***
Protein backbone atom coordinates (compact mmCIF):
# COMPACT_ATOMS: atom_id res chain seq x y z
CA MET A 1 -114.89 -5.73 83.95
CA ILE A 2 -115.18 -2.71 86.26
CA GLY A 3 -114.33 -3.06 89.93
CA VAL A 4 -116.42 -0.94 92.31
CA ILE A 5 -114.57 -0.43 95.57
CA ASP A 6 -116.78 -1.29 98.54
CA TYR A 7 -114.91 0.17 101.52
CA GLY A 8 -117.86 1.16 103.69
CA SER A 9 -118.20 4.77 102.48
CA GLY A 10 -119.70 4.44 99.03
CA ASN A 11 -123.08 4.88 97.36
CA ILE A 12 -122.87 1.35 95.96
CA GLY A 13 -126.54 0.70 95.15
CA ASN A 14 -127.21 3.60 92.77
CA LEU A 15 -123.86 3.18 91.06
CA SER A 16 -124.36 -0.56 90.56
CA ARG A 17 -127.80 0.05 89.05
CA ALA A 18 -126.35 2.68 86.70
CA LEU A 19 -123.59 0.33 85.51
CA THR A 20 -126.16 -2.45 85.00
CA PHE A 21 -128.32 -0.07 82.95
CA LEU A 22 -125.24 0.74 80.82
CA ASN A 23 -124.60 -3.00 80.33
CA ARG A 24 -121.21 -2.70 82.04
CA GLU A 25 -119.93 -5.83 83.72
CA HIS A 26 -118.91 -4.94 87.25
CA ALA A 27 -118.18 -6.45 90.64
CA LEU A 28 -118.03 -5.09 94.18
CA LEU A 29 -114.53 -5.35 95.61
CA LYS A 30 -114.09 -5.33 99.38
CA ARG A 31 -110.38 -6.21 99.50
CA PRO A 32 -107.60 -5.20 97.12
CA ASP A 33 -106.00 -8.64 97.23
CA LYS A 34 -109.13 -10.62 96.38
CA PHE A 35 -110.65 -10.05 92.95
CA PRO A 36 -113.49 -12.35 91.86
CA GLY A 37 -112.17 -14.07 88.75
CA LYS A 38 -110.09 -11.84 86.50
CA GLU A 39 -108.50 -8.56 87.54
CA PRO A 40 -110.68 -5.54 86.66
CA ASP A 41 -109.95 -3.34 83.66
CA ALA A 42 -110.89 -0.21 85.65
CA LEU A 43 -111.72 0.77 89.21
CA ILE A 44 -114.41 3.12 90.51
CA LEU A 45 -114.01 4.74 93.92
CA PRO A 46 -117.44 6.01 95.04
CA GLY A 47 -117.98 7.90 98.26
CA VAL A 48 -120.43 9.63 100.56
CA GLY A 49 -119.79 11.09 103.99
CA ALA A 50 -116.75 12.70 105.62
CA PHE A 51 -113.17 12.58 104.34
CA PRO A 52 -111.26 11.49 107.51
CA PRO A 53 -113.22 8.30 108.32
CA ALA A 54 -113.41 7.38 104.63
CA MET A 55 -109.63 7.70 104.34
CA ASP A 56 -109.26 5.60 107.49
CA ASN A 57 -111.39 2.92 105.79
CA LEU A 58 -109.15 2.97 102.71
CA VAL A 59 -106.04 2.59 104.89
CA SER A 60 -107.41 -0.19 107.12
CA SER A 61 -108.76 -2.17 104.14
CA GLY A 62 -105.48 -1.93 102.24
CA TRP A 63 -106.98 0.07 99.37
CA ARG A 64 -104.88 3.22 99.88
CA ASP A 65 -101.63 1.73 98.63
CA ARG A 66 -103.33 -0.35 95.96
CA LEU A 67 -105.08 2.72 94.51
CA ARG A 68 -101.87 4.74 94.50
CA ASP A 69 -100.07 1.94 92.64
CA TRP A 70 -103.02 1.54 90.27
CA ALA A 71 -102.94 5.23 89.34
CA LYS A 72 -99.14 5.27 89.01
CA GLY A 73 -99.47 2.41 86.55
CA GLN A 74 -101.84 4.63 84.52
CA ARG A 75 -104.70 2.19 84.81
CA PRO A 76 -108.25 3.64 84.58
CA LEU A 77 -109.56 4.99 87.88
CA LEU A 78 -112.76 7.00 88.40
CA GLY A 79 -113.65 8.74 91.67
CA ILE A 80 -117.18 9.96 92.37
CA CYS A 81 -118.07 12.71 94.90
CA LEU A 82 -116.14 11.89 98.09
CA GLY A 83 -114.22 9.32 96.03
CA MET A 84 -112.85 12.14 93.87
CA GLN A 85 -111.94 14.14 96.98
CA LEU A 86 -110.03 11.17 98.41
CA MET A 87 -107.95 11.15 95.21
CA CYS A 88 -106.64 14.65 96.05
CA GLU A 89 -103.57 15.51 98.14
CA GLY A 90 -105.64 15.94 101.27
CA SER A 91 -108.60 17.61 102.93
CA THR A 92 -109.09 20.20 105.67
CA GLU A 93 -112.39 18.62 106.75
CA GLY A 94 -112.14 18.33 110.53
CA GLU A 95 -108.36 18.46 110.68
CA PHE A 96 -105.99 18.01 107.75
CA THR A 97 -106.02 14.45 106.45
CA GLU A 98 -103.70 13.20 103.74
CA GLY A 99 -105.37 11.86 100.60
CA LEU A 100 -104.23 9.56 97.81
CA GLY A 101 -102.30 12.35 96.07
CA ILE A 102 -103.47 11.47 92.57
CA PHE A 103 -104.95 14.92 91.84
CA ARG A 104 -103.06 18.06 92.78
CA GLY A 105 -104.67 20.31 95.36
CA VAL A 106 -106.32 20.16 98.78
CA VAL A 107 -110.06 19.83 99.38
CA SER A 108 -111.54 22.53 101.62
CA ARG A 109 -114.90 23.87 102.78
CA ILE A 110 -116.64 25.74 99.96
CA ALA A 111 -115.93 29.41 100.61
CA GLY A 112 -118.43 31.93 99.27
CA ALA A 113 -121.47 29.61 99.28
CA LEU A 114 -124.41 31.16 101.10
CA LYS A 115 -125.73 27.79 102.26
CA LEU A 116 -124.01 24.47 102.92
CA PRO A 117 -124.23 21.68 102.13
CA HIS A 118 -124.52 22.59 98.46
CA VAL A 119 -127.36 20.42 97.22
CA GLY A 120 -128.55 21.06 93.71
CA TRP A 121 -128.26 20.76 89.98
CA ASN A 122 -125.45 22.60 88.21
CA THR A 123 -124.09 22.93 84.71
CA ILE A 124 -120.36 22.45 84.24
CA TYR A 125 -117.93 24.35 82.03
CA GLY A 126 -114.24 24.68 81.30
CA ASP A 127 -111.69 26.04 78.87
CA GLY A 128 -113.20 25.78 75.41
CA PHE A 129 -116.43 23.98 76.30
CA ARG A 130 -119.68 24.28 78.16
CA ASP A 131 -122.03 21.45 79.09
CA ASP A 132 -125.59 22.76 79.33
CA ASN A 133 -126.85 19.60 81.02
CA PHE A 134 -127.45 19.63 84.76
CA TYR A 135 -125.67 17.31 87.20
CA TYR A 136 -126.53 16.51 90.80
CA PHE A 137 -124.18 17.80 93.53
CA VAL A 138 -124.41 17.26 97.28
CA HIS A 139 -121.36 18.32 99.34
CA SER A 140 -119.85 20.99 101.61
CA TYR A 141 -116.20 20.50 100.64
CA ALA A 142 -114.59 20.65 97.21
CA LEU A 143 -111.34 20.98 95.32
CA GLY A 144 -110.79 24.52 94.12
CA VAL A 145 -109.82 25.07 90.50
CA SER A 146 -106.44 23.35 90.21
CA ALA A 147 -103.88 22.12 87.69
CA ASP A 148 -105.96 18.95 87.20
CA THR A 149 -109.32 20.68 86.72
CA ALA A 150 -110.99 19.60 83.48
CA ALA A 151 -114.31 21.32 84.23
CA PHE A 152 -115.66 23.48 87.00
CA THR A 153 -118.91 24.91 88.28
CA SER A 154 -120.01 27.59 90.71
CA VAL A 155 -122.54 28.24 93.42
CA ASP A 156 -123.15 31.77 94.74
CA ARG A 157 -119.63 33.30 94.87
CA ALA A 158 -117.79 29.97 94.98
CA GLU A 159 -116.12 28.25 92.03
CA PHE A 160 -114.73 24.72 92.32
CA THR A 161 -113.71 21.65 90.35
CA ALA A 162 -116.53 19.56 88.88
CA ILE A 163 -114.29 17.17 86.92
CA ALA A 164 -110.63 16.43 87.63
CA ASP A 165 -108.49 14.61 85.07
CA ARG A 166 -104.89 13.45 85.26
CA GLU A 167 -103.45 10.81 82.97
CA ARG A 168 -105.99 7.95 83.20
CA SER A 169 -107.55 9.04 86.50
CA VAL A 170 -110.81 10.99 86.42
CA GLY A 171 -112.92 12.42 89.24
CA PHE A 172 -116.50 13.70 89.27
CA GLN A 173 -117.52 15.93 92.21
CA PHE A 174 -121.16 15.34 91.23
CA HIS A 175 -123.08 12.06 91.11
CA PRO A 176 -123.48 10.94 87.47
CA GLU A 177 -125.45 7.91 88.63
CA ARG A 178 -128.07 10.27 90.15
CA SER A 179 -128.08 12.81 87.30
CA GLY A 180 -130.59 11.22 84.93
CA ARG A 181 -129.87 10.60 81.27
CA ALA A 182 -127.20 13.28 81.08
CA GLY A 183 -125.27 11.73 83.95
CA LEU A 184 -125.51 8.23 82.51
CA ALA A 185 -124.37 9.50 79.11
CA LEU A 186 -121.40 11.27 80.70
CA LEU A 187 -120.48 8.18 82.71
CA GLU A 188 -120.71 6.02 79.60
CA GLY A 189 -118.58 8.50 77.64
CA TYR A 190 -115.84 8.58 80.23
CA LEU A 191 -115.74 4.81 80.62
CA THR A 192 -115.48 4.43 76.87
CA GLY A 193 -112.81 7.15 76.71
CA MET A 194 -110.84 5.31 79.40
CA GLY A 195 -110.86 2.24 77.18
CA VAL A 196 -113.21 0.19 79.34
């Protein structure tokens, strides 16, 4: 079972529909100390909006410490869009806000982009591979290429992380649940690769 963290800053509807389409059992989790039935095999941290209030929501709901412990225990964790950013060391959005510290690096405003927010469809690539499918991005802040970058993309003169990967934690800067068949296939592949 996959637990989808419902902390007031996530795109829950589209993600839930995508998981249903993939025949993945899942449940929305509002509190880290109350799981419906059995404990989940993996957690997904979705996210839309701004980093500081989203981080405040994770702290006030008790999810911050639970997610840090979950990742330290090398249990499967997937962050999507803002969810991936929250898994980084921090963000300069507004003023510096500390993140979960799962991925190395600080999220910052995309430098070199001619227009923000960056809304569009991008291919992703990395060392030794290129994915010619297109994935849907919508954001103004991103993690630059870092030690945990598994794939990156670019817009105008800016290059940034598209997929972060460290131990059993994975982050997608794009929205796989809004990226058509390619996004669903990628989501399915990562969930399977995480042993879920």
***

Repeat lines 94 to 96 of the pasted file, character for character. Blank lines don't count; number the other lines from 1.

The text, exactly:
CA THR A 92 -109.09 20.20 105.67
CA GLU A 93 -112.39 18.62 106.75
CA GLY A 94 -112.14 18.33 110.53